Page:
Three weeks after it was closed due to the deadly terror attack on an Egyptian army post in the Sinai Peninsula, the Rafah crossing will reopen on Sunday to civilian traffic in both directions at all times, the interior ministry of the Hamas government in Gaza announced after being briefed on the matter by Egyptian authorities.
Hamas interior ministry spokesman Ihab al-Ghussein wrote on his Facebook page that the reopening of the land crossing was an "important development."
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"The Egyptian side has informed us a few moments ago that the crossing would be open every day of the week," he wrote.
The Rafah crossing was closed following Hamas' violent takeover of Gaza in 2007, but it was reopened following the regime change in Egypt.
Egypt closed the crossing – Gaza's only gateway to the outside world that bypasses Israel – after the August 5 attack and has since only partially reopened it. Initially it was opened to traffic in one direction (from Sinai to Gaza), then in both directions – but only three days a week.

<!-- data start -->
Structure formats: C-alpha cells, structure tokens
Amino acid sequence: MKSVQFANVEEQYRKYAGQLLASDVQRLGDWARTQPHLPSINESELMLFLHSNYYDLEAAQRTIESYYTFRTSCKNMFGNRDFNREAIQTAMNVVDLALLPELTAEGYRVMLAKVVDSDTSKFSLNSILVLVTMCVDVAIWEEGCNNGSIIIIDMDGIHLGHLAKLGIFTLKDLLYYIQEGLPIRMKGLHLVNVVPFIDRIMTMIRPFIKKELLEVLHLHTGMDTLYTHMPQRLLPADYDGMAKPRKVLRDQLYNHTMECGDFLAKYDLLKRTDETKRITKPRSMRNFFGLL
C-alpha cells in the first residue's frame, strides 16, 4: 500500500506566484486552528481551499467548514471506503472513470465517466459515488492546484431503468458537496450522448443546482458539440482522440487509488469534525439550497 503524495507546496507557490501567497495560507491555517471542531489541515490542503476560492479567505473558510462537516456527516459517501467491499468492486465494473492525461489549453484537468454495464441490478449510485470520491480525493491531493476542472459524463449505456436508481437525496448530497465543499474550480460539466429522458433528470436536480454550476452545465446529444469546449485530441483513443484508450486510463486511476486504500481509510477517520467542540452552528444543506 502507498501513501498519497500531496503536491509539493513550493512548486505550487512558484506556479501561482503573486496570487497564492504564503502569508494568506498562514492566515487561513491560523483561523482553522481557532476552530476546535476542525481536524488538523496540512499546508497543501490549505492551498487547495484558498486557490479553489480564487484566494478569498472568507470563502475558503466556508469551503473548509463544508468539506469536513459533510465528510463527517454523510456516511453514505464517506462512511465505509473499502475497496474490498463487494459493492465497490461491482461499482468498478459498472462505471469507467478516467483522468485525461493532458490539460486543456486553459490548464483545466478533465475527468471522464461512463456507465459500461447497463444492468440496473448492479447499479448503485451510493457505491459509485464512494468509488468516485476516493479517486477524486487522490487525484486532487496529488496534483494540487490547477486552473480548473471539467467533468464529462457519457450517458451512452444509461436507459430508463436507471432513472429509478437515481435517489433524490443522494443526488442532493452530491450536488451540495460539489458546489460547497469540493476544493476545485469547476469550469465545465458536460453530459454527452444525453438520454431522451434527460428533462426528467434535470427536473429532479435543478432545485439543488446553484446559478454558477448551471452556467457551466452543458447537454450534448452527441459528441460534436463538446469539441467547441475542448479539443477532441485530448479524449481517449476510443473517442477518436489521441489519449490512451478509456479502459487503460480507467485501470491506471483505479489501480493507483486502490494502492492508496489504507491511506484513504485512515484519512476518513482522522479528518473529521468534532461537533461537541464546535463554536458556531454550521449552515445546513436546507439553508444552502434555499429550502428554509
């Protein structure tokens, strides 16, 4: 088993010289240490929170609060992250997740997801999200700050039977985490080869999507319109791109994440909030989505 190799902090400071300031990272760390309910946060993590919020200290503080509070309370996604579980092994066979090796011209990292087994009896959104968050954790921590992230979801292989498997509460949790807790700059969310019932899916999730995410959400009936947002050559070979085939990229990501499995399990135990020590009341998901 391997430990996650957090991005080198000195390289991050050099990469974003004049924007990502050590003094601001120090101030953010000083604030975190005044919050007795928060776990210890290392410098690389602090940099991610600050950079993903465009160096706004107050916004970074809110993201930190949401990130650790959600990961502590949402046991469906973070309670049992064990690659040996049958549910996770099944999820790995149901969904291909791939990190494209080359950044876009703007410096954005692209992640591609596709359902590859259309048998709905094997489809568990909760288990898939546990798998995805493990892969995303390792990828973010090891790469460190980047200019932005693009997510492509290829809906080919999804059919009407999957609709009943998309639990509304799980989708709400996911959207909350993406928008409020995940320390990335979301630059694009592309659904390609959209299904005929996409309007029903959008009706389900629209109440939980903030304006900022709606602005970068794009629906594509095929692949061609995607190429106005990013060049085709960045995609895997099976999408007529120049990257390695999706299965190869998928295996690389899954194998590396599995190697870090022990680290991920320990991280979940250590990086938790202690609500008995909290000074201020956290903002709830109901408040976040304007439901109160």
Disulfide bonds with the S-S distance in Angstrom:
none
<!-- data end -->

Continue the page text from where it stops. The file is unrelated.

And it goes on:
Gaza's only gateway. Rafah crossing (Photo: EPA)
Egypt's decision to close the crossing in the wake of the terror attack drew harsh criticism from senior Hamas figures, including Prime Minister Ismail Haniyeh and Interior Minister Fathi Hamad. Haniyeh recently promised Egypt that Hamas would assist in the investigation of the attack.
Egyptian officials have charged that some of the 35 gunmen who stormed the army post, killing 16 soldiers, had crossed from Gaza through the network of smuggling tunnels that run under the Gaza border.
But Gaza's Hamas rulers have said no Palestinians are suspected of involvement in the attack.
Meanwhile, a Hamas delegation was to head to Cairo for security talks later Saturday amid Egyptian anger at the deadly raid earlier this month, officials from the Islamist group said.
"A security team from Gaza will leave for several meetings with Egyptian security," Hamas interior ministry spokesman al-Ghussein told AFP.
He said that the object was "to coordinate completely on all security issues, including border security and events which happened in Sinai and the Rafah border crossing (between Gaza and Egypt)."
Asked if the Hamas delegation would take part in the Egyptian investigation, Ghussein said they would not be "directly involved" but would coordinate with Egyptian colleagues.
AFP contributed to the report